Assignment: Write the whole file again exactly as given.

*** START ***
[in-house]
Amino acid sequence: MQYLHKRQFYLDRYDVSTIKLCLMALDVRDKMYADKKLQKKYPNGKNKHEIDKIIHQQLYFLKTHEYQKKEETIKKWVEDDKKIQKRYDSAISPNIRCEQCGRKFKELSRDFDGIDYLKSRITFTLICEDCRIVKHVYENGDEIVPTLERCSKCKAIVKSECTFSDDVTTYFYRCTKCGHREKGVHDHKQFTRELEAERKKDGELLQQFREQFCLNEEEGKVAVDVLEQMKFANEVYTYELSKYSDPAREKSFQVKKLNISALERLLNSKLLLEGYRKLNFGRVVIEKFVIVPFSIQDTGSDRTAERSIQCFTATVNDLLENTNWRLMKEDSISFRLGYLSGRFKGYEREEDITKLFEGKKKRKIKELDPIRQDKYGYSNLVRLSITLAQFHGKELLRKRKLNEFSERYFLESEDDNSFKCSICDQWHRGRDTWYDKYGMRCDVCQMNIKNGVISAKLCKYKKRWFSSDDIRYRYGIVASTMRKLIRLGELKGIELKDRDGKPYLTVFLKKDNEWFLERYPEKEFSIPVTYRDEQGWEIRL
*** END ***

[in-house]
Amino acid sequence: MQYLHKRQFYLDRYDVSTIKLCLMALDVRDKMYADKKLQKKYPNGKNKHEIDKIIHQQLYFLKTHEYQKKEETIKKWVEDDKKIQKRYDSAISPNIRCEQCGRKFKELSRDFDGIDYLKSRITFTLICEDCRIVKHVYENGDEIVPTLERCSKCKAIVKSECTFSDDVTTYFYRCTKCGHREKGVHDHKQFTRELEAERKKDGELLQQFREQFCLNEEEGKVAVDVLEQMKFANEVYTYELSKYSDPAREKSFQVKKLNISALERLLNSKLLLEGYRKLNFGRVVIEKFVIVPFSIQDTGSDRTAERSIQCFTATVNDLLENTNWRLMKEDSISFRLGYLSGRFKGYEREEDITKLFEGKKKRKIKELDPIRQDKYGYSNLVRLSITLAQFHGKELLRKRKLNEFSERYFLESEDDNSFKCSICDQWHRGRDTWYDKYGMRCDVCQMNIKNGVISAKLCKYKKRWFSSDDIRYRYGIVASTMRKLIRLGELKGIELKDRDGKPYLTVFLKKDNEWFLERYPEKEFSIPVTYRDEQGWEIRL